Can GM absorb a $10k reduction of MSRP and make an internal case for profitability from either? Same with Nissan’s new 150-mile range LEAF. The 40-kWh traction battery is an OEM $4k markup and the Level2 charging HW uses the same cost estimates as the Ioniq PHEV above. The standalone 147 hp electric motor should not cost more than $2 to $3k vs. $1.5 to $2k for a std. I4 and CVT. The 2018 Versa Note S retails for just under $16,500 USD incl. D&H. The LEAF S retails for $30,885 incl. D&H albeit it does include a few more std. features.

    Do the math and the electrified highway uphill grade just increased by a few more degrees.
     
  2. WriConsult

    WriConsult Super Moderator

    Disappointing. Hopefully the industry has developed to the point that reduced production costs will allow at least PHEVs to continue production.

    Ironic that I took possession of my used BEV on the day this BEV-killing bill passed. Also probably lucky for me, as I would expect prices of used BEVs (already bottomed out) to rise as the supply dries up over the next 3 years.
     
    xcel likes this.
  3. xcel

    xcel PZEV, there's nothing like it :) Staff Member

    Hi All:

    The lousy bill that the Republican Congress has compromised on in Conference appears to have now left the EV Tax credit intact! That was close and thank god!!!

    Wayne
     
  4. EdwinTheMagnificent

    EdwinTheMagnificent Legend In His Mind

    Wayne , what about the tax credit for PHEV's ? Does that stay the same ?

    Thanks ,

    Edwin
     
    thunderstruck likes this.
  5. thunderstruck

    thunderstruck Super Moderator

    I second his question. I'm going to look at a Prime today, in spite of having nowhere to plug it in until I move. More concerned about loss of tax credit, but if it stays intact I can afford to wait.
     
  6. Chris12

    Chris12 Well-Known Member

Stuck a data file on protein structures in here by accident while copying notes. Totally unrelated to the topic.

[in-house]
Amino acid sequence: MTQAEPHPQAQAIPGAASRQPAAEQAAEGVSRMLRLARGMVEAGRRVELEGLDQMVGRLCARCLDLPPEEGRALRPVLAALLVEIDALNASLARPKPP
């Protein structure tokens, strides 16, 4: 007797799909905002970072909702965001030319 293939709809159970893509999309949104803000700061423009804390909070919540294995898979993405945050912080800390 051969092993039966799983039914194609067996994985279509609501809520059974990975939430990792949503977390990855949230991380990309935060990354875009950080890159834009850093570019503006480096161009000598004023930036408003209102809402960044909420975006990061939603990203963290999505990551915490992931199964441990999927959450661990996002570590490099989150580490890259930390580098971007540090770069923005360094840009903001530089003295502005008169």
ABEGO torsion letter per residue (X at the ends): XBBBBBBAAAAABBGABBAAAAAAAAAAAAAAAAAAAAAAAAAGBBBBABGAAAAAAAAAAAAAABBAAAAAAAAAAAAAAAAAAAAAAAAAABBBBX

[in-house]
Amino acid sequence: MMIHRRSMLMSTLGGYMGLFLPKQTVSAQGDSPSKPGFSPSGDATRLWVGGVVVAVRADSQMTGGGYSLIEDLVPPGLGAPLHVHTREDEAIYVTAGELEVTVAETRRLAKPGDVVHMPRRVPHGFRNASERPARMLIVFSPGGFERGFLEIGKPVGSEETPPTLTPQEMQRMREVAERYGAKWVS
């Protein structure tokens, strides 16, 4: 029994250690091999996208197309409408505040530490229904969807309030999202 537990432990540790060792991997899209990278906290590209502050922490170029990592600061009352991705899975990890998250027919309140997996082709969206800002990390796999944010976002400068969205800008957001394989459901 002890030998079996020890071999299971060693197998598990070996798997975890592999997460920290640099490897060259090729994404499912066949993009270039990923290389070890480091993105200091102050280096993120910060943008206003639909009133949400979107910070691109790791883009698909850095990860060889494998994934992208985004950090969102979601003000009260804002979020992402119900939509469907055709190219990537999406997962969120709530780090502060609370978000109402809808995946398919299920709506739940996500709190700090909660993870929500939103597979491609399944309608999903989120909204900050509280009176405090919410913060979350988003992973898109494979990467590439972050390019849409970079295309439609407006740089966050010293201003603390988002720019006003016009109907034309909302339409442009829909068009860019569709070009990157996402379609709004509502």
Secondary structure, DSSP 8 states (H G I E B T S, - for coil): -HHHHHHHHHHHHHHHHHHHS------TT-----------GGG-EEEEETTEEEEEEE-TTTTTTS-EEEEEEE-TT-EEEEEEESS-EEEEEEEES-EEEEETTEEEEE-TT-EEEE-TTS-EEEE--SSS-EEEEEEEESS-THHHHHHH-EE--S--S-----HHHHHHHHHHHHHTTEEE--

It's the same tax credit, covering both EVs and PHEVs. EVs get a $7,500 federal tax credit, while the Prius Prime, for example, gets a $4,502 federal tax credit:

    https://www.fueleconomy.gov/feg/taxevb.shtml

    Don't forget many states also have their own EV/PHEV tax credits. In NY State, the Prime gets a $1,100 state tax credit.
     
  7. thunderstruck

    thunderstruck Super Moderator

    I meant about whether it was going to stay or not. It appears it will remain, based on reports on Prius Chat, so I'll go look at a Prius 4 today. I need some of the options that my 3 doesn't have, like BSM. Traffic is crazy here. They now offer a big screen in the 2018 Prius, although I'd prefer knobs and buttons over an iPad on the dash.
     
  8. Trollbait

    Trollbait Well-Known Member

    Look at this way. It would have been easier for Congress to cut the credits completely than to alter the current law to exclude PHEVs.

    In a way, I am disappointed the credits were saved. GM, Nissan, and Tesla took on the risk of selling a plug in nation wide while the battery costs were high. The tax credits helped support them in that effort, but the structure of so many plug ins sold by manufacturer, followed by a phase out, awards the fence sitters for waiting until those battery costs have dropped. Instead of their use of the credits helping to jump start the automotive traction battery industry, they get to use more of their credit allotment to increase profits.
     
    xcel, Jay and BillLin like this.